Pretty much everyone knows I am working on my MA right now. Only two semesters away from jumping out of school and into hockey full time. So, I thought I would talk to, or send an email to the whole business school department professors and ask them just a few basic questions.
I didn’t disclose why, I didn’t say what type of business, or if it had anything to do with anything. Just some real easy questions that anyone with any real life practical business experience should be able to answer.
So here are the questions;
- If you own a business that sells a product would you rather make a sale for $1000 in cash or make a sale for $1000 taking payments for a year?
- If you owned a business and were anticipating increased costs because you were going to increase the services you offered, would you inform your customers?
- If you raised your costs because of increased service offerings, would you expect to lose customers?
These are some pretty freakin basic questions here. Three simple questions any monkey who runs a hot dog stand can answer.
Yeah so, in case anyone wants to know too, each of these professors actually has real life business experience too. A few have actually been published, as in they are considered to be experts in their fields. You know, unlike most people who say they are hockey business experts who have never risked a dime, but I digress…..
Anyway these are the answers….
- 5 out of 6 professors said they would take payments over time rather than one lump sum. They preferred this method because it kept customers coming back into the business to make payments and allowed for them to develop batter business relationships over longer periods of time. It created brand loyalty. The only professor that said he wouldn’t take payments over time said he wouldn’t because he didn’t know if he was selling a perishable product or not.
- All 6 professors said they would inform their customers of increased costs before increasing them. They would explain what features and improved benefits would come with those cost increases and why they were necessary.
- All 6 professors unanimously agreed that with increasing costs that every business could expect to lose 1% to 3% of their customers simply because they could not afford the increase. They also noted though that if you didn’t increase your pricing, your offerings and value that you are likely to lose 5% to 9% annually because of did-satisfied customers.
Finally, every professor made one comment or another to the effect that cost increases are inevitable, and it they are justified, that the increased cost will actually increase the customer base because the company offers more or a better product.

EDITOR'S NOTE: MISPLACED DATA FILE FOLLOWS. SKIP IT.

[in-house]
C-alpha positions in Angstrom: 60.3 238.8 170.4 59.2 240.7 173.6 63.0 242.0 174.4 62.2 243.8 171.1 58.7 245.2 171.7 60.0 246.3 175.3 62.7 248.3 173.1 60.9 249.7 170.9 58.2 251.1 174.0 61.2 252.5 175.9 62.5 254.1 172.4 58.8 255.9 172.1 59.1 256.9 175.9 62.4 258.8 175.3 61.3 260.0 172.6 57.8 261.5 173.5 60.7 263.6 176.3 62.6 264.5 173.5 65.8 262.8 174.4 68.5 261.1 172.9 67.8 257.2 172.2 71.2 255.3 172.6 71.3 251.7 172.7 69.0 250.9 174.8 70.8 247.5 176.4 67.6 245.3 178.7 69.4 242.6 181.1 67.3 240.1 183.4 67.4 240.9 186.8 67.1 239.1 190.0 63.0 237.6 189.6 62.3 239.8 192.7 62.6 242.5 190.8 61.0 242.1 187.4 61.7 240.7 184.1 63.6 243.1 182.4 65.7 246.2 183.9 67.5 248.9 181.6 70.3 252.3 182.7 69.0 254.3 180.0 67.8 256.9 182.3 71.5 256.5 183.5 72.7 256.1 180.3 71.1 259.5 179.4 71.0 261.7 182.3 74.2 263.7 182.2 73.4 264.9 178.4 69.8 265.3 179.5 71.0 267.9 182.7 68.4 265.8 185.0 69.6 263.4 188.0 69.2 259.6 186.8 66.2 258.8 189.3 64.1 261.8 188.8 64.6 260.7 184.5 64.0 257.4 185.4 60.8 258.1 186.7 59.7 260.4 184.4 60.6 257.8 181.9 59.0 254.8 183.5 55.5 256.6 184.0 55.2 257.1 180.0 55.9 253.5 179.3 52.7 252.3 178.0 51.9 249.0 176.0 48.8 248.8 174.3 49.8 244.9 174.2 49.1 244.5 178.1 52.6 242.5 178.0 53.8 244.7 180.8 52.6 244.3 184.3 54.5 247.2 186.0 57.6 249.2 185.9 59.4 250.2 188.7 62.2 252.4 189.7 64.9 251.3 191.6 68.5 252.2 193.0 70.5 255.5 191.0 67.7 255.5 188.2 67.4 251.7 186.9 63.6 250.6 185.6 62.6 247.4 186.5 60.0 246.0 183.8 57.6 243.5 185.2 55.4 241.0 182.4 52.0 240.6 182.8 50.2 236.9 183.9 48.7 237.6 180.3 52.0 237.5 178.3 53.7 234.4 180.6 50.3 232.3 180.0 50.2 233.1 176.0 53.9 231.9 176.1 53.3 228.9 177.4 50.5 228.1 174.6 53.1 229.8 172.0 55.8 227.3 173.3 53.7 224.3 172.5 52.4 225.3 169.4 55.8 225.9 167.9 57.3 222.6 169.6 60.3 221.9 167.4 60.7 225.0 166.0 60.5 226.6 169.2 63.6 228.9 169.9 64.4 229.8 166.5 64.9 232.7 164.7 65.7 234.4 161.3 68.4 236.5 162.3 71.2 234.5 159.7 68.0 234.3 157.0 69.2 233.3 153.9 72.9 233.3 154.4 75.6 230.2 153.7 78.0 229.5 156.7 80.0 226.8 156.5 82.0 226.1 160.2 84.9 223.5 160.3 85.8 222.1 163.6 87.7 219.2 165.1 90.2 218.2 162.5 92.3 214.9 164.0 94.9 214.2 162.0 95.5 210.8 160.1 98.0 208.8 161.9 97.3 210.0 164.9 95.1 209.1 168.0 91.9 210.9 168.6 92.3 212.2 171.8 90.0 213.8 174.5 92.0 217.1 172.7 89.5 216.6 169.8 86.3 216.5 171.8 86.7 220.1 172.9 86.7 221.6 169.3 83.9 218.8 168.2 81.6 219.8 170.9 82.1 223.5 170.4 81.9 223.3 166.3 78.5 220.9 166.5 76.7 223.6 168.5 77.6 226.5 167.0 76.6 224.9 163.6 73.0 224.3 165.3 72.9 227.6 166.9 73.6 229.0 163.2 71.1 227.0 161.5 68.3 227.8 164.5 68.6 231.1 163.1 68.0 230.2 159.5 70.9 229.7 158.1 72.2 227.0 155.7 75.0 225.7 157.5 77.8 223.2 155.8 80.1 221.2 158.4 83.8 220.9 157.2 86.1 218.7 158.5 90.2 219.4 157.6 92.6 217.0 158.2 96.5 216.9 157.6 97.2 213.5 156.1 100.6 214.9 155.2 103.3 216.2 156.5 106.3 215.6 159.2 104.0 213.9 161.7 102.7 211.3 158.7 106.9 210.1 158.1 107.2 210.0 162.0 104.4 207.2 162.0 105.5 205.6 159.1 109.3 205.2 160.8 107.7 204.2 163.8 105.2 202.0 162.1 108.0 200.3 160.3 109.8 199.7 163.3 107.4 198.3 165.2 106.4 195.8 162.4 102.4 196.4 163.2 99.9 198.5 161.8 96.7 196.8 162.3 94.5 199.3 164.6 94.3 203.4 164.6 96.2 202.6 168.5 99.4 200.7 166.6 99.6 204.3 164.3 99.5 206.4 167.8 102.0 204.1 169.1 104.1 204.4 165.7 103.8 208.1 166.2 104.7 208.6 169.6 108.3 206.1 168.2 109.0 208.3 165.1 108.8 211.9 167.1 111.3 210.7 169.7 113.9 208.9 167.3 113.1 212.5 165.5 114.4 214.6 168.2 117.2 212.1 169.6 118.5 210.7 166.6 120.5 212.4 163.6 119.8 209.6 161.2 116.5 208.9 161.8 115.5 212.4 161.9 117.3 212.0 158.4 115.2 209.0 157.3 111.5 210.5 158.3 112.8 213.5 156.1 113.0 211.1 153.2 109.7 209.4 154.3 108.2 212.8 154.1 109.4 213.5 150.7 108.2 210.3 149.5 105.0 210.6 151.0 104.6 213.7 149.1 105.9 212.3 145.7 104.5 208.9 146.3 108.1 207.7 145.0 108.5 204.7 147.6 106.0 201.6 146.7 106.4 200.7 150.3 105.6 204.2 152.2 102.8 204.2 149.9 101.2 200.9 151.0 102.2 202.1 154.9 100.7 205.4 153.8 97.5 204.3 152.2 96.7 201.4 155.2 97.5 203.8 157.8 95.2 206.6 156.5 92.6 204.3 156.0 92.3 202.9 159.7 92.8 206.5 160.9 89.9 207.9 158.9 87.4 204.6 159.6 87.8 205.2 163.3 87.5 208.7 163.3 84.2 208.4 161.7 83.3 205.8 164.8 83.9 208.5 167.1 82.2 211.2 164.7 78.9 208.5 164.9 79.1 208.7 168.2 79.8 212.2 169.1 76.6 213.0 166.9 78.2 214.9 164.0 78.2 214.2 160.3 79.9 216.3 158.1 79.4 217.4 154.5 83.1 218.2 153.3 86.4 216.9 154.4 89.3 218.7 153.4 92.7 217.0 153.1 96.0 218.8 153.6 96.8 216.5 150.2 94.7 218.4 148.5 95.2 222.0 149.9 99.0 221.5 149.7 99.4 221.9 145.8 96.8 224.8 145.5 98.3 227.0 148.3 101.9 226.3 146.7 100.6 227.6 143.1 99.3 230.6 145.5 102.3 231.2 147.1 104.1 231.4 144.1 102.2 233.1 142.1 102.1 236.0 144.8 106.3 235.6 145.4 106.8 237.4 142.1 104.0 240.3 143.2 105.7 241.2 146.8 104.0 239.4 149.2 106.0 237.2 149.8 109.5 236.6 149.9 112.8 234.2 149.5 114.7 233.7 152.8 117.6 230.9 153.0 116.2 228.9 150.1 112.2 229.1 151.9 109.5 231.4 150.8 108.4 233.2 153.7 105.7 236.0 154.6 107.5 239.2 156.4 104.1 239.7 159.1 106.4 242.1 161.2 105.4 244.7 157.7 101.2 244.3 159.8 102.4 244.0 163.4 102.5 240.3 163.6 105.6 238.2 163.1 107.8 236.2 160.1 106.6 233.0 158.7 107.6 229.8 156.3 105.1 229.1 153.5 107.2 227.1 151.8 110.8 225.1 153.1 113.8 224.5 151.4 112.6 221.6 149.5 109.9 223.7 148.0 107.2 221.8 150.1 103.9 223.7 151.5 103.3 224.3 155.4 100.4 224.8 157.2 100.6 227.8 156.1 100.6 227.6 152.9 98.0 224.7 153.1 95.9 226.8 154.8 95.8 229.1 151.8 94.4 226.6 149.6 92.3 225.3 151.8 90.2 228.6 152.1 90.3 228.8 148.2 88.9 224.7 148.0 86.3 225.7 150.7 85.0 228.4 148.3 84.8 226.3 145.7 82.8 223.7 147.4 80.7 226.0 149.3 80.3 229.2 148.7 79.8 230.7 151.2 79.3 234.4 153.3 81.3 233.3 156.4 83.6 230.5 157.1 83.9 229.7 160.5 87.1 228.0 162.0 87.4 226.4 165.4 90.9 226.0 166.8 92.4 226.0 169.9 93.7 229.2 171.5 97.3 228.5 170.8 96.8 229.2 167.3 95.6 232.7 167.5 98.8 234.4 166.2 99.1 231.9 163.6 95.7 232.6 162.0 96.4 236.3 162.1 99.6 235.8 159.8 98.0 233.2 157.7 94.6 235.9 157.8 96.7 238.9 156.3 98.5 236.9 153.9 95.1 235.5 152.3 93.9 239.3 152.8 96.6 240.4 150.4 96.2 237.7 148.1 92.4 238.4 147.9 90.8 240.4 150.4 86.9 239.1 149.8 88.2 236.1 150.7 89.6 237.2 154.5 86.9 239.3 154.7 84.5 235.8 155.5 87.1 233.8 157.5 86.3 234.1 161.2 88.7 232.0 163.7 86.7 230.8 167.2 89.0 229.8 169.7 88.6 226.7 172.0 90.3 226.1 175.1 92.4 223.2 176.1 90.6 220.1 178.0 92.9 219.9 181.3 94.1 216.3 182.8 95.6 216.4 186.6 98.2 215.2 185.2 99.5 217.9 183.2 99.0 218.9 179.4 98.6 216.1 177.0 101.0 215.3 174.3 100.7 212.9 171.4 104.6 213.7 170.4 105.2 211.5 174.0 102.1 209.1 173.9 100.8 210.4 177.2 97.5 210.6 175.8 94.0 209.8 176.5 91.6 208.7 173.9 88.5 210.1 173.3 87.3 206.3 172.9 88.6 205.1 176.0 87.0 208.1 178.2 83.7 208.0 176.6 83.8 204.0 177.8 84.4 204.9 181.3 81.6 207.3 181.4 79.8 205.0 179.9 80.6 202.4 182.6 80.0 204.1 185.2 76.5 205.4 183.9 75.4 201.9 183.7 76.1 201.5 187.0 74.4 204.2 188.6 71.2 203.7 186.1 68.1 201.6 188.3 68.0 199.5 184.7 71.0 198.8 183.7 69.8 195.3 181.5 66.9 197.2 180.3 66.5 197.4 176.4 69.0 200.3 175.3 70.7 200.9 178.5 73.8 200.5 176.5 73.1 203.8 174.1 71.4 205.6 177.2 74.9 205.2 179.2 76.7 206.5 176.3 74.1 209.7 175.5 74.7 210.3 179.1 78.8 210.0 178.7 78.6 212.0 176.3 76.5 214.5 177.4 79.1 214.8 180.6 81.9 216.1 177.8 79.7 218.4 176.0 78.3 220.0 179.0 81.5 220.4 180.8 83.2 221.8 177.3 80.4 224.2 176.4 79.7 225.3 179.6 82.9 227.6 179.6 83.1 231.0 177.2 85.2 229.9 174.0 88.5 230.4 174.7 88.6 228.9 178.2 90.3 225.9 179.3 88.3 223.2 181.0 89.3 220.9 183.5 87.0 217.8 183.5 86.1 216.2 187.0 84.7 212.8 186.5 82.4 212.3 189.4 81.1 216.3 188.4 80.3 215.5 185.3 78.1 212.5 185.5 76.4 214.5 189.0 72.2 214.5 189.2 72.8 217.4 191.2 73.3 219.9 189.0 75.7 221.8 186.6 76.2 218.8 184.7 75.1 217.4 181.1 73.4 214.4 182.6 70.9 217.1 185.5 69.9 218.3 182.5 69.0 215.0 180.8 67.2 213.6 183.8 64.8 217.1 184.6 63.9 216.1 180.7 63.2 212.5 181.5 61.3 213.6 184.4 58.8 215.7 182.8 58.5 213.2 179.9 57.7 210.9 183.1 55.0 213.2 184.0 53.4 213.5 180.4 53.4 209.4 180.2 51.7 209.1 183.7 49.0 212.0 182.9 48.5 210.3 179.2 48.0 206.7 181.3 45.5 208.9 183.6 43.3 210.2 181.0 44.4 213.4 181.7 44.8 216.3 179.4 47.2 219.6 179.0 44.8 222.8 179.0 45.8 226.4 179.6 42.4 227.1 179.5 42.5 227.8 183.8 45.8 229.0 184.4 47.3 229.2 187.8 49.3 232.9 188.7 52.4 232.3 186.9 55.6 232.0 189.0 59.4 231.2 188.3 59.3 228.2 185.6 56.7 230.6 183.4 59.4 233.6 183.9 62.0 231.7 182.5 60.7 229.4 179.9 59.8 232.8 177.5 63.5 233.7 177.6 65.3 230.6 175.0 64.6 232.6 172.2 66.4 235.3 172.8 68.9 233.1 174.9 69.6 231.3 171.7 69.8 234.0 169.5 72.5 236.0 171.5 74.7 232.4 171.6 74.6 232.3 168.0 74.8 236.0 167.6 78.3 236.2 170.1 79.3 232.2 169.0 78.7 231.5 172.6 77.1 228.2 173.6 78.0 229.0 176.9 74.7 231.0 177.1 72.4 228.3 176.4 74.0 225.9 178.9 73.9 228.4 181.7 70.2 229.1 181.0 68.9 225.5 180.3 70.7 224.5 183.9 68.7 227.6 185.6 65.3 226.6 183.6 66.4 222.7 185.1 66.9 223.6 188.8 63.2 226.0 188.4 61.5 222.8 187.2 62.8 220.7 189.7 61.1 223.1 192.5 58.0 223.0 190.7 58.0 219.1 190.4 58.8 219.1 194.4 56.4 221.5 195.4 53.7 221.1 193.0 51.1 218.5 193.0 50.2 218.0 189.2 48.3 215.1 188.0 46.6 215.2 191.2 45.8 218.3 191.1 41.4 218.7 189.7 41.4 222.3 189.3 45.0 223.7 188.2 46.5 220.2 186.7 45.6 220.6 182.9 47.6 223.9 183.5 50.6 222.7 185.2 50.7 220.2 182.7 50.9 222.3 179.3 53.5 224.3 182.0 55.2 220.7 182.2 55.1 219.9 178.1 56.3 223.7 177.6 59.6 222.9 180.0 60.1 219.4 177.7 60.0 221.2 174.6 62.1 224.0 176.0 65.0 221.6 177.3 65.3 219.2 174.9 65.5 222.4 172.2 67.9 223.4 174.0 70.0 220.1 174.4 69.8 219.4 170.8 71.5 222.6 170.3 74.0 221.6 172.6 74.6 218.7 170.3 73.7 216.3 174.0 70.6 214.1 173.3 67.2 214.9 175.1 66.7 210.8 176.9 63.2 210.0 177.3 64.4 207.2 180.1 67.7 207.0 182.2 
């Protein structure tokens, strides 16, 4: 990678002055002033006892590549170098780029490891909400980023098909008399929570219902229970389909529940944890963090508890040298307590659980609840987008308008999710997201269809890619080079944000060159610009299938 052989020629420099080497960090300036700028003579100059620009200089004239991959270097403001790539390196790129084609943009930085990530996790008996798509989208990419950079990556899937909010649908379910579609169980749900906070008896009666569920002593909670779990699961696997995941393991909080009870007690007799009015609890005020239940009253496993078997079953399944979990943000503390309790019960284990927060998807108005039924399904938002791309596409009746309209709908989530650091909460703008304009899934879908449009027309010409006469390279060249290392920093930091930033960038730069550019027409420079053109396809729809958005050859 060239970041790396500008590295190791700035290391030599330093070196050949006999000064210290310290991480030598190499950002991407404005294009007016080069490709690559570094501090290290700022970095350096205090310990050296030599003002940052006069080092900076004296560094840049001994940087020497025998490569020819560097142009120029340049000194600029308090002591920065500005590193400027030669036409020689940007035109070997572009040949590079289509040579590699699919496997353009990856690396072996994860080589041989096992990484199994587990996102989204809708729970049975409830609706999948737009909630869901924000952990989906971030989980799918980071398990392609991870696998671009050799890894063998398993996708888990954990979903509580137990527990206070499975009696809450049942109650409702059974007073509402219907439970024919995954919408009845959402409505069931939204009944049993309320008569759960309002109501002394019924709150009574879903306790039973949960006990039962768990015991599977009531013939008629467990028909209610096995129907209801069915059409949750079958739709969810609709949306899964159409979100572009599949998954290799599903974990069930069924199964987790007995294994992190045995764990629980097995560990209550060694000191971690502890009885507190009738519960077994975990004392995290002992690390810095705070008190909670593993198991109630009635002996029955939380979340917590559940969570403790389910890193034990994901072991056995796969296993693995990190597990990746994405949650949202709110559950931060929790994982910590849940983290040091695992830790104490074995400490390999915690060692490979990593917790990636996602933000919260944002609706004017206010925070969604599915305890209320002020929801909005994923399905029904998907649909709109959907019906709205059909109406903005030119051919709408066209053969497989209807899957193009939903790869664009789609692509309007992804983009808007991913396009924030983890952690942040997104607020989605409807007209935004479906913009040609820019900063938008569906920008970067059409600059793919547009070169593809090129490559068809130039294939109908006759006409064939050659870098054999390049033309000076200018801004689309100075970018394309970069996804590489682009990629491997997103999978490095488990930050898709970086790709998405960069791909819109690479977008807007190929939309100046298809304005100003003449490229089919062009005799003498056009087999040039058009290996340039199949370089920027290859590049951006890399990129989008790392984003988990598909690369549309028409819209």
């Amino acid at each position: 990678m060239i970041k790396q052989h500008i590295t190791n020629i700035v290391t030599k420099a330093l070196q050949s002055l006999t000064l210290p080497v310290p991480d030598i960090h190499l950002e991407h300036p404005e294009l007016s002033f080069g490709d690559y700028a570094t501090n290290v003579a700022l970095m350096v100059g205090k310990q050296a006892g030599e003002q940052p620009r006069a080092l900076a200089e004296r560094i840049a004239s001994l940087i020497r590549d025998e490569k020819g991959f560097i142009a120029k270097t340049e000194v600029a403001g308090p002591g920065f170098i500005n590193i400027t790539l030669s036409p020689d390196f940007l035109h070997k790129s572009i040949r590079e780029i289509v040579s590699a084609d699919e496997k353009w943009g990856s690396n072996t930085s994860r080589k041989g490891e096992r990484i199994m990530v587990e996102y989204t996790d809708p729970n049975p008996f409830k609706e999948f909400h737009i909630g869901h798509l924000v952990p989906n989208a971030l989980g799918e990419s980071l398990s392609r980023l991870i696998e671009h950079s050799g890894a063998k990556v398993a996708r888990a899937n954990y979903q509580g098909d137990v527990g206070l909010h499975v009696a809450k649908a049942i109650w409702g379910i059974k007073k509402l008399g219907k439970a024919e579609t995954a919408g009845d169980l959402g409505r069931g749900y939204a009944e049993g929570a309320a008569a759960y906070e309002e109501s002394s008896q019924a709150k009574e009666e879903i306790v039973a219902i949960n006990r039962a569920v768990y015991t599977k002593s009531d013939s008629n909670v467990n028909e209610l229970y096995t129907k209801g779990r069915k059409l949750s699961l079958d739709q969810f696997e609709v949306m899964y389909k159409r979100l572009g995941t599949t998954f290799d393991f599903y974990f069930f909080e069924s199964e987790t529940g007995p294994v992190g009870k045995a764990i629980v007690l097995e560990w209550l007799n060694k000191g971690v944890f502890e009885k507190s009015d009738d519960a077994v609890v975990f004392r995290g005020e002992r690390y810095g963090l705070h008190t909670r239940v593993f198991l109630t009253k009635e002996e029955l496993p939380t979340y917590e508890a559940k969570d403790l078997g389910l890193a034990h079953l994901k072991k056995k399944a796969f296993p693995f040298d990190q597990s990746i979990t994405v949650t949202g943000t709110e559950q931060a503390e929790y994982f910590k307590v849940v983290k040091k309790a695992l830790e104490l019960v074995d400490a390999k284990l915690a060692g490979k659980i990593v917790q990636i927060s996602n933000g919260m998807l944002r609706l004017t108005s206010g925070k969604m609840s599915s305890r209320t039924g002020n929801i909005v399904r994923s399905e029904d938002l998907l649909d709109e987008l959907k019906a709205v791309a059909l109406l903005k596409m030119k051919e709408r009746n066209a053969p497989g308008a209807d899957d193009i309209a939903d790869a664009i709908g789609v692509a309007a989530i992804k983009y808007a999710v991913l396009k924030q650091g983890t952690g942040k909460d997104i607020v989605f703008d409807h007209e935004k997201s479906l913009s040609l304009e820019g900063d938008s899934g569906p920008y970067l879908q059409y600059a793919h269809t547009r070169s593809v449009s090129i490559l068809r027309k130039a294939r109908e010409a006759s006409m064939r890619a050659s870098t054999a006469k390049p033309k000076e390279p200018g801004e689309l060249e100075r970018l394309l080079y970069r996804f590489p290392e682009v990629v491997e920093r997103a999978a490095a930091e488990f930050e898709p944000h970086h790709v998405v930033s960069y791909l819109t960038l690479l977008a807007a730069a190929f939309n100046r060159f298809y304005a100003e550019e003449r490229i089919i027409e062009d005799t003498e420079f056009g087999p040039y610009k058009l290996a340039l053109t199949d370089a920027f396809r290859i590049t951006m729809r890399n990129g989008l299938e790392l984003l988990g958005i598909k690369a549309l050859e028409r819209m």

So for all the donkeys ho didn’t want the USPHL to have free to play hockey next year, its time you go back to business school, or its time you told the damn truth.
This wasn’t about hockey. This was about control.
Got news for ya there boys, if the USPHL leaves USA Hockey, you guys may have just signed your own death warrant.
Don’t think so?
No more expansion bullshit to go through the junior council. No more territory restrictions. No more import restrictions. No more IIHF fee’s. Pretty much no more bullshit red tape.
So, after I did my little study, I went down to the local Taco Bell/KFC joint. Both are in one building here.
I got both managers out to a table and said I would like to eat. Both said great. But I also said, I could either pay the $7 I was gonna pay, or I could work for it for three hours and pay it off over time.
Both had help wanted signs in the window, so I figured why not test the pay over time theory. Both of these managers said they would have me work it off and if I did a good job I could eat for free and work and get paid every day!
If some fast food managers can figure out that people are more important than dollars, why cant the Junior Council?
Now chew on that shit for a while….
David Wagner – The Angel Of Death – For Those Who Live Stupidly I salute You
*The Death Pool is a mix of comedy, and satire in connection with recent events. It is not an official report of current events although it may look as though the news is so accurate that it could one day happen or may be happening.